However, if you want to use Notion’s excellent stock sounds and run a humanized performance, you can do so with Notion’s live performance features. ¬†I haven’t done that, but I know that Paul Shimmons did so recently, making his own “pit orchestra.” ¬†Read about that here on his website, ipadmusiced.wordpress.com¬†(link).

And if you are a user of another program, as I am (e.g. Finale), Notion can read MusicXML and export MusicXML, so you could easily to and from Notion. ¬†In other words, you don’t have to leave your current program to add Notion as a tool. ¬†If you have an iOS device, and you are a music educator, Notion should already be one of your tools.


Note: This is NOT a sponsored post by Notion, I just love the program, and yes, I am a beta tester of the product.

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Some 2018 MacBook Pro with TouchBar Reflections

I have been working with this new MacBook Pro for a while, and I had some thoughts that I wanted to share as a ukulele video uploads from my iPad.

  1. I had become very used to an iPad centric use of technology. ¬†I am having to force myself to reintegrate the MacBook Pro into my workflow. ¬†That said, there is no doubt about it…the MacBook is a very expensive secondary device for me, but one that I needed to buy at this point. ¬†There are some thing that only a MacBook can do, and there are times when my family members need an actual computer.
  2. It took about two days to become accustomed to the butterfly keyboard…which is different than the relatively new MacBook Pro that our school district distributed a couple of years ago. ¬†I can now work on either keyboard without thinking about it, but there was an adjustment. ¬†You might wonder why I didn’t just use the school MacBook, but I have a strong belief in doing my own work on my own devices.
  3. USB-C is terrific. ¬†I can’t wait for it to be on my next iPhone and next iPad.
  4. I know I made the right choice with the MacBook Pro over the new MacBook Air.
  5. Many of the big Apple bloggers strongly dislike the TouchBar. ¬†Many of them are programmers, and I think the Function Keys are used in their work. ¬†I find the touch bar to be useful, and I don’t mind two presses to adjust brightness or volume. If I am anything like other users, I hope the TouchBar is here to stay.
  6. The Mac migration process was incredibly easy.  Everything works.  I expected issues.
  7. I’m just satisfied with this purchase. ¬†My last MacBook cost $1500 ten years ago, and over the years I probably put another $1000 into it with memory and hard drives (at least 3…two traditional HDDs and the SSD). ¬†This computer doesn’t have upgradeable memory, and even the SSD might be out of reach for upgrades…and was just under $1850 (I don’t count Apple Care in either purchase). ¬† ¬†At the same time, I only expect my iCloud storage to increase for the price point over the life of this computer, and it won’t be long before all of my files are in the cloud, and only the OS and program will be on the Mac. ¬†You can see it coming.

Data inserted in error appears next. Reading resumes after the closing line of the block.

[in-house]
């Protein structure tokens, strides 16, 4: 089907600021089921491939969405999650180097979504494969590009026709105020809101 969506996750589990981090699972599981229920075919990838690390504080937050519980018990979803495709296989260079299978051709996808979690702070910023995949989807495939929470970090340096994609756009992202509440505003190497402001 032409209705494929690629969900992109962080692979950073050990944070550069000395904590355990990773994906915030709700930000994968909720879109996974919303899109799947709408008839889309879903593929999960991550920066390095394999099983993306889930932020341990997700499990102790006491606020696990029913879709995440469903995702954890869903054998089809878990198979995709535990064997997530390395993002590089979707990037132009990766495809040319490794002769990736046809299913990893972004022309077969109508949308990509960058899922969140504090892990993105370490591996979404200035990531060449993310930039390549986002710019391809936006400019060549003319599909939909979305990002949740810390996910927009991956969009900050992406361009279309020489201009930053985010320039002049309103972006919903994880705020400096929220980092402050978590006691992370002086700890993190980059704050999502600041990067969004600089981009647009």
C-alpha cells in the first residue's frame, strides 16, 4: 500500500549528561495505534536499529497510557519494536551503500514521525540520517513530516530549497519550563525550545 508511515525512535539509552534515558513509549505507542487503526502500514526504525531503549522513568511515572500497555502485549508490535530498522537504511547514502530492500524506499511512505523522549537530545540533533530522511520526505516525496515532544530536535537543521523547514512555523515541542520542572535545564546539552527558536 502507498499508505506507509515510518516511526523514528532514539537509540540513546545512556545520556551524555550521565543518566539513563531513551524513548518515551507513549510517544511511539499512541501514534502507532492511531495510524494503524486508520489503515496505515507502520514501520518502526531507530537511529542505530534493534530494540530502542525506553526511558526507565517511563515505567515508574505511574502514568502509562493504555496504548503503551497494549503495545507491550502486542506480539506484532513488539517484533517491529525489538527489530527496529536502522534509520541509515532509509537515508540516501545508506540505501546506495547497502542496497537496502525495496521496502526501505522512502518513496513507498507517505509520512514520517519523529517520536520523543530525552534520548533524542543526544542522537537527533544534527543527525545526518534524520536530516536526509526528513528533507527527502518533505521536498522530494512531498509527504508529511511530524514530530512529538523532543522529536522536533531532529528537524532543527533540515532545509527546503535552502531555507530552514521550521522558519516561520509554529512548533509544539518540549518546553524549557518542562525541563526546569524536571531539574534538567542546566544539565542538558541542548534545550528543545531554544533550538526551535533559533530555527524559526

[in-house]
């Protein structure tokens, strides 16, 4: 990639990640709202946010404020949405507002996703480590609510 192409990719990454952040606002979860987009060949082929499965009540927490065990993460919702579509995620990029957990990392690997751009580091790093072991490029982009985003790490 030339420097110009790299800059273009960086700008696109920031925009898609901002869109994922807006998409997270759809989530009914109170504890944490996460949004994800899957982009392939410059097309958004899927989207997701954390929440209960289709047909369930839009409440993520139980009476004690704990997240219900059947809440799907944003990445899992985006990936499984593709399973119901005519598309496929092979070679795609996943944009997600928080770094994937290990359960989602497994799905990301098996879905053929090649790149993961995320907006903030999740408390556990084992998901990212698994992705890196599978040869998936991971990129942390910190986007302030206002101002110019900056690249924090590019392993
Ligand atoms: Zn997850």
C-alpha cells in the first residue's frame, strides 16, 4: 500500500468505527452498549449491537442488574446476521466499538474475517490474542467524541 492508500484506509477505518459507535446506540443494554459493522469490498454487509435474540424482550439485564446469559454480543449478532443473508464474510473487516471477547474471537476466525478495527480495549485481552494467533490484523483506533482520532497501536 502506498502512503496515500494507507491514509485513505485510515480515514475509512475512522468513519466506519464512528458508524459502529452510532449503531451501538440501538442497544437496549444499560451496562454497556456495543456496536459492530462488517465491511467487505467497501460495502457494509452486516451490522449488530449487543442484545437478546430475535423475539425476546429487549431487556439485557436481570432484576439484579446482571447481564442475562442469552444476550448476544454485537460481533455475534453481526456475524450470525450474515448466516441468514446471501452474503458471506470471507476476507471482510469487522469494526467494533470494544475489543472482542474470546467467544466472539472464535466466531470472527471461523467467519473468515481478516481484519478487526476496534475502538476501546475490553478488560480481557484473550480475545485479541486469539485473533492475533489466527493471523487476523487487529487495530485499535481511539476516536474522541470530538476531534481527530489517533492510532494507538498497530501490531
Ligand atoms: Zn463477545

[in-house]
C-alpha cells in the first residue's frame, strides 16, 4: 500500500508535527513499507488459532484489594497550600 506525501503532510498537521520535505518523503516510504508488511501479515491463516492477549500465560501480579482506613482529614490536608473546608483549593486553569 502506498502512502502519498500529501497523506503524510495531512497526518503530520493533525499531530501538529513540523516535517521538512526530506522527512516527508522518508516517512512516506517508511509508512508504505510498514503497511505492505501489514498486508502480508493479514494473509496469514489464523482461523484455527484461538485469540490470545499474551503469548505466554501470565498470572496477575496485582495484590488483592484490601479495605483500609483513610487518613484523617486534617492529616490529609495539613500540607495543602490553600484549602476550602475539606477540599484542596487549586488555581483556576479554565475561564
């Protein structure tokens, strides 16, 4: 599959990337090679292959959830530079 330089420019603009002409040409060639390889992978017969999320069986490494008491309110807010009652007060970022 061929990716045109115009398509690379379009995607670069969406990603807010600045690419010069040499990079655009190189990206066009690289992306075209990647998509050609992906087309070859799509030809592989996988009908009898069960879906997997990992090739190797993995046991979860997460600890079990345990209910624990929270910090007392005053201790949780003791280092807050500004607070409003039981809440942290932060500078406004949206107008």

Ultimately, I could have saved a lot of money and gone with a Windows machine, but I am pretty firmly entrenched in the Apple ecosystem, and I could have gone with a cheaper MacBook (I could have also opted for a more expensive MacBook with the i7 processor or even the 15″ models). ¬†I know that I hit the sweet spot on this purchase. ¬†I can’t promise that the 2018 MacBook Pro is the computer for you, but it certainly was the right one for me!

Thoughts on the new iPad Pro and Apple Pencil

For the record, I’m not buying a new iPad Pro, nor am I buying a new Apple Pencil. ¬†My current iPad Pro is still (as of today) the most recent version, and it is fine for the work that I do. ¬†As I mentioned in my last post, I just bought a new (refurbished) MacBook Pro, and I won’t even think of updating my iPad Pro until this device is paid for.

The new iPad Pro is incredibly fast–it runs at speeds faster than my new MacBook Pro! ¬†It also loses the home button, the lightning port, and gains Face ID. ¬†I have no problems with any of these improvements–and they only align for an amazing upgrade in a year an a half (or sooner) when I buy my next iPad Pro. ¬†It’s hard to know when Apple is going to update hardware, so I can’t really guarantee that Apple will come out with the next iPad Pro in November 2019. ¬†It will be a “wait and see” situation. ¬†All I know is that I will eventually move to a new iPad model at a natural time in my own upgrade cycle that matches Apple’s upgrade cycle.

The item that surprised me the most was the new Apple Pencil and its incompatibility with the old iPads–including the current 9.7″ iPad. ¬†Our school bought a bunch of the new iPads last summer as our new building houses about 300 additional students (this year). ¬†The old Apple Pencil and the Logitech Crayon work with that iPad (I just ordered two Logitech Crayons for my boys own 9.7″ iPads as a Christmas gift), but the new Apple Pencil will only work with the iPad Pro.

I would have expected some kind of backwards compatibility with the new Pencil, considering the 9.7″ iPad. ¬†But things will go back to normal where the Pencil will only work with the new iPad Pro (that’s how it used to be). ¬†I’d actually like to see an owner be able to use a Pencil with all their devices, particularly their iPad and iPhone, as I have attempted to write on my iPhone many times.

The issue, I believe, comes in charging. ¬†The iPad has a built-in inductive charger that charges the new Apple Pencil (no more lost end caps!), and the iPad has added USB-C in place of the lightning port. ¬†This means the old way of charging wouldn’t work any more. So I think it’s the right move for Apple–USB-C, inductive charging, etc. ¬†I just hope Apple keeps the old Pencil around for schools for a little while, and that they update all of the devices to use and charge the Apple Pencil, too.

If you’re in the market for a new iPad, I can’t recommend the new Apple iPad Pro and the new Apple Pencil enough. ¬† While I think I will always default to the 12.9″ iPad from this time out, the new 11″ iPad should be the equal to a sheet of paper. ¬†This would be a great time to buy an incredibly powerful machine, and it will be fun to see what developers do to take advantage of the new speed of these devices.